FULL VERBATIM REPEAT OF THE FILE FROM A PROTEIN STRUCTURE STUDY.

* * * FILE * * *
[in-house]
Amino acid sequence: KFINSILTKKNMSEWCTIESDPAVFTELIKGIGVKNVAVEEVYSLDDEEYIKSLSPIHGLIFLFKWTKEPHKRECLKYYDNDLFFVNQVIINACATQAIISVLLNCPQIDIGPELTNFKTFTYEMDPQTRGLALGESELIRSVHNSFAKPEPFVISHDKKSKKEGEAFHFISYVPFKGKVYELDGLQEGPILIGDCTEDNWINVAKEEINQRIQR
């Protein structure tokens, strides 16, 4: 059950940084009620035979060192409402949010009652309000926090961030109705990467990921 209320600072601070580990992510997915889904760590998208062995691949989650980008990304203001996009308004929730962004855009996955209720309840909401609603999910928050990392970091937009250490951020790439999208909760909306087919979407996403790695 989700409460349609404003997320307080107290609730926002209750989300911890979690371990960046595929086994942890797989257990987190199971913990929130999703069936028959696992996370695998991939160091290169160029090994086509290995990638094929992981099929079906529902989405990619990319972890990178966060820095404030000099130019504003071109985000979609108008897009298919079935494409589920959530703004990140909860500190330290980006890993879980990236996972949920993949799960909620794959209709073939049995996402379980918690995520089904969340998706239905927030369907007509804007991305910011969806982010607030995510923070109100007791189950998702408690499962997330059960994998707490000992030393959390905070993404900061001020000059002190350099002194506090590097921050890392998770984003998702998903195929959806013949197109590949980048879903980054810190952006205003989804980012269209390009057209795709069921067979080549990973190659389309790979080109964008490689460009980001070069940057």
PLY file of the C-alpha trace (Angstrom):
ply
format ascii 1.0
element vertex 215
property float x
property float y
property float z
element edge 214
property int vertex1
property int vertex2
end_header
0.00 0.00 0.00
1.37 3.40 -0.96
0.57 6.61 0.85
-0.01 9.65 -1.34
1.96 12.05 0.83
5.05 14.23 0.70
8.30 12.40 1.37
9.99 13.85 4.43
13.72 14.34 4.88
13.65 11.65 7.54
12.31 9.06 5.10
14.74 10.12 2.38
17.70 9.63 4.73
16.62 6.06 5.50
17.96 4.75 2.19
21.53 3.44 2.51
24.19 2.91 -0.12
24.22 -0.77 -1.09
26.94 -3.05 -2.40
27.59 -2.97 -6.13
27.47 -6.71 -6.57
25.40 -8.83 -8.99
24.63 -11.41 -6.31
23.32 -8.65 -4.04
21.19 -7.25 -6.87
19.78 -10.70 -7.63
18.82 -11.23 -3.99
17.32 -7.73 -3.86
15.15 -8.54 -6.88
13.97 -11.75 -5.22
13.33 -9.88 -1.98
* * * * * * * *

[in-house]
Amino acid sequence: KFINSILTKKNMSEWCTIESDPAVFTELIKGIGVKNVAVEEVYSLDDEEYIKSLSPIHGLIFLFKWTKEPHKRECLKYYDNDLFFVNQVIINACATQAIISVLLNCPQIDIGPELTNFKTFTYEMDPQTRGLALGESELIRSVHNSFAKPEPFVISHDKKSKKEGEAFHFISYVPFKGKVYELDGLQEGPILIGDCTEDNWINVAKEEINQRIQR
């Protein structure tokens, strides 16, 4: 059950940084009620035979060192409402949010009652309000926090961030109705990467990921 209320600072601070580990992510997915889904760590998208062995691949989650980008990304203001996009308004929730962004855009996955209720309840909401609603999910928050990392970091937009250490951020790439999208909760909306087919979407996403790695 989700409460349609404003997320307080107290609730926002209750989300911890979690371990960046595929086994942890797989257990987190199971913990929130999703069936028959696992996370695998991939160091290169160029090994086509290995990638094929992981099929079906529902989405990619990319972890990178966060820095404030000099130019504003071109985000979609108008897009298919079935494409589920959530703004990140909860500190330290980006890993879980990236996972949920993949799960909620794959209709073939049995996402379980918690995520089904969340998706239905927030369907007509804007991305910011969806982010607030995510923070109100007791189950998702408690499962997330059960994998707490000992030393959390905070993404900061001020000059002190350099002194506090590097921050890392998770984003998702998903195929959806013949197109590949980048879903980054810190952006205003989804980012269209390009057209795709069921067979080549990973190659389309790979080109964008490689460009980001070069940057």
PLY file of the C-alpha trace (Angstrom):
ply
format ascii 1.0
element vertex 215
property float x
property float y
property float z
element edge 214
property int vertex1
property int vertex2
end_header
0.00 0.00 0.00
1.37 3.40 -0.96
0.57 6.61 0.85
-0.01 9.65 -1.34
1.96 12.05 0.83
5.05 14.23 0.70
8.30 12.40 1.37
9.99 13.85 4.43
13.72 14.34 4.88
13.65 11.65 7.54
12.31 9.06 5.10
14.74 10.12 2.38
17.70 9.63 4.73
16.62 6.06 5.50
17.96 4.75 2.19
21.53 3.44 2.51
24.19 2.91 -0.12
24.22 -0.77 -1.09
26.94 -3.05 -2.40
27.59 -2.97 -6.13
27.47 -6.71 -6.57
25.40 -8.83 -8.99
24.63 -11.41 -6.31
23.32 -8.65 -4.04
21.19 -7.25 -6.87
19.78 -10.70 -7.63
18.82 -11.23 -3.99
17.32 -7.73 -3.86
15.15 -8.54 -6.88
13.97 -11.75 -5.22
13.33 -9.88 -1.98